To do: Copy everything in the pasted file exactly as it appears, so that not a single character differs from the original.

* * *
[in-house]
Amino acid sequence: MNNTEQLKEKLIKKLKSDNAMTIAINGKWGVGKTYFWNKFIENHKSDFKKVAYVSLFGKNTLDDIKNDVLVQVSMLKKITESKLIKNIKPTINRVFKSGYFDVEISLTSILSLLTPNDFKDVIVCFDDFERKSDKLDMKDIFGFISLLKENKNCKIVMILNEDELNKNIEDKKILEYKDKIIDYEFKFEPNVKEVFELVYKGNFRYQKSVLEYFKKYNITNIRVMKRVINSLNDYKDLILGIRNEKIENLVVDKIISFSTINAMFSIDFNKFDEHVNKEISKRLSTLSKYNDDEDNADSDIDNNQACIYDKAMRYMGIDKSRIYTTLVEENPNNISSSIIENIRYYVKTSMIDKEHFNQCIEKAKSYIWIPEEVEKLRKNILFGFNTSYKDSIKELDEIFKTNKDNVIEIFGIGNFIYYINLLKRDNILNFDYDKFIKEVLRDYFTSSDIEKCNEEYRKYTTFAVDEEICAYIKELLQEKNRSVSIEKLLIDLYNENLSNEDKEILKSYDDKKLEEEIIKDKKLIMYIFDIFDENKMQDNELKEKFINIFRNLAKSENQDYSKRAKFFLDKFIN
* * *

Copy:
[in-house]
Amino acid sequence: MNNTEQLKEKLIKKLKSDNAMTIAINGKWGVGKTYFWNKFIENHKSDFKKVAYVSLFGKNTLDDIKNDVLVQVSMLKKITESKLIKNIKPTINRVFKSGYFDVEISLTSILSLLTPNDFKDVIVCFDDFERKSDKLDMKDIFGFISLLKENKNCKIVMILNEDELNKNIEDKKILEYKDKIIDYEFKFEPNVKEVFELVYKGNFRYQKSVLEYFKKYNITNIRVMKRVINSLNDYKDLILGIRNEKIENLVVDKIISFSTINAMFSIDFNKFDEHVNKEISKRLSTLSKYNDDEDNADSDIDNNQACIYDKAMRYMGIDKSRIYTTLVEENPNNISSSIIENIRYYVKTSMIDKEHFNQCIEKAKSYIWIPEEVEKLRKNILFGFNTSYKDSIKELDEIFKTNKDNVIEIFGIGNFIYYINLLKRDNILNFDYDKFIKEVLRDYFTSSDIEKCNEEYRKYTTFAVDEEICAYIKELLQEKNRSVSIEKLLIDLYNENLSNEDKEILKSYDDKKLEEEIIKDKKLIMYIFDIFDENKMQDNELKEKFINIFRNLAKSENQDYSKRAKFFLDKFIN